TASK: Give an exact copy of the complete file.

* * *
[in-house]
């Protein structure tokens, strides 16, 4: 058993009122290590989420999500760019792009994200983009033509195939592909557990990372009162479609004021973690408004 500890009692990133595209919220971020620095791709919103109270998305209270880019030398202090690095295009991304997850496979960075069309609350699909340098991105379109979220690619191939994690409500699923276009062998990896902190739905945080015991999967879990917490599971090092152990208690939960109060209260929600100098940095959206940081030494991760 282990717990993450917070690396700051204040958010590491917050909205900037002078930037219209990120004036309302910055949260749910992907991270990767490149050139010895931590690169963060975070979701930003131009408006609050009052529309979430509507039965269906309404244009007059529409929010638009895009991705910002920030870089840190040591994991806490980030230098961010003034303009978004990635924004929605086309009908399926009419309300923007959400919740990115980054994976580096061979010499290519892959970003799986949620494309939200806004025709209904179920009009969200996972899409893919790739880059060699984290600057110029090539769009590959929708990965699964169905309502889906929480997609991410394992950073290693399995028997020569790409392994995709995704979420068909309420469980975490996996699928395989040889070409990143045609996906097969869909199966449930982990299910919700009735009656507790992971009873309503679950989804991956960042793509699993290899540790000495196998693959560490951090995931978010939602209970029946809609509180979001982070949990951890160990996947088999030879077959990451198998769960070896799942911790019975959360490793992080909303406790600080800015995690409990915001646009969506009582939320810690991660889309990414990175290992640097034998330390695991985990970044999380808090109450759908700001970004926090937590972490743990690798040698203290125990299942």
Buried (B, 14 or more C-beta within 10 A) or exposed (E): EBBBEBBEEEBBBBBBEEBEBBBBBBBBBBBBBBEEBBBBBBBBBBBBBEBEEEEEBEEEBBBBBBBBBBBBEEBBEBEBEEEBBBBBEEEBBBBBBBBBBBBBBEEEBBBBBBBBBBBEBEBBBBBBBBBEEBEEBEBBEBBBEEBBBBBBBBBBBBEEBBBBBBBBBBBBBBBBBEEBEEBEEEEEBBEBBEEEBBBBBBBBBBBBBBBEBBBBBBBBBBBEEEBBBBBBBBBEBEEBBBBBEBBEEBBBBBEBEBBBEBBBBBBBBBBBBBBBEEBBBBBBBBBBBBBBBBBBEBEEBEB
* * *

[in-house]
């Protein structure tokens, strides 16, 4: 058993009122290590989420999500760019792009994200983009033509195939592909557990990372009162479609004021973690408004 500890009692990133595209919220971020620095791709919103109270998305209270880019030398202090690095295009991304997850496979960075069309609350699909340098991105379109979220690619191939994690409500699923276009062998990896902190739905945080015991999967879990917490599971090092152990208690939960109060209260929600100098940095959206940081030494991760 282990717990993450917070690396700051204040958010590491917050909205900037002078930037219209990120004036309302910055949260749910992907991270990767490149050139010895931590690169963060975070979701930003131009408006609050009052529309979430509507039965269906309404244009007059529409929010638009895009991705910002920030870089840190040591994991806490980030230098961010003034303009978004990635924004929605086309009908399926009419309300923007959400919740990115980054994976580096061979010499290519892959970003799986949620494309939200806004025709209904179920009009969200996972899409893919790739880059060699984290600057110029090539769009590959929708990965699964169905309502889906929480997609991410394992950073290693399995028997020569790409392994995709995704979420068909309420469980975490996996699928395989040889070409990143045609996906097969869909199966449930982990299910919700009735009656507790992971009873309503679950989804991956960042793509699993290899540790000495196998693959560490951090995931978010939602209970029946809609509180979001982070949990951890160990996947088999030879077959990451198998769960070896799942911790019975959360490793992080909303406790600080800015995690409990915001646009969506009582939320810690991660889309990414990175290992640097034998330390695991985990970044999380808090109450759908700001970004926090937590972490743990690798040698203290125990299942």
Buried (B, 14 or more C-beta within 10 A) or exposed (E): EBBBEBBEEEBBBBBBEEBEBBBBBBBBBBBBBBEEBBBBBBBBBBBBBEBEEEEEBEEEBBBBBBBBBBBBEEBBEBEBEEEBBBBBEEEBBBBBBBBBBBBBBEEEBBBBBBBBBBBEBEBBBBBBBBBEEBEEBEBBEBBBEEBBBBBBBBBBBBEEBBBBBBBBBBBBBBBBBEEBEEBEEEEEBBEBBEEEBBBBBBBBBBBBBBBEBBBBBBBBBBBEEEBBBBBBBBBEBEEBBBBBEBBEEBBBBBEBEBBBEBBBBBBBBBBBBBBBEEBBBBBBBBBBBBBBBBBBEBEEBEB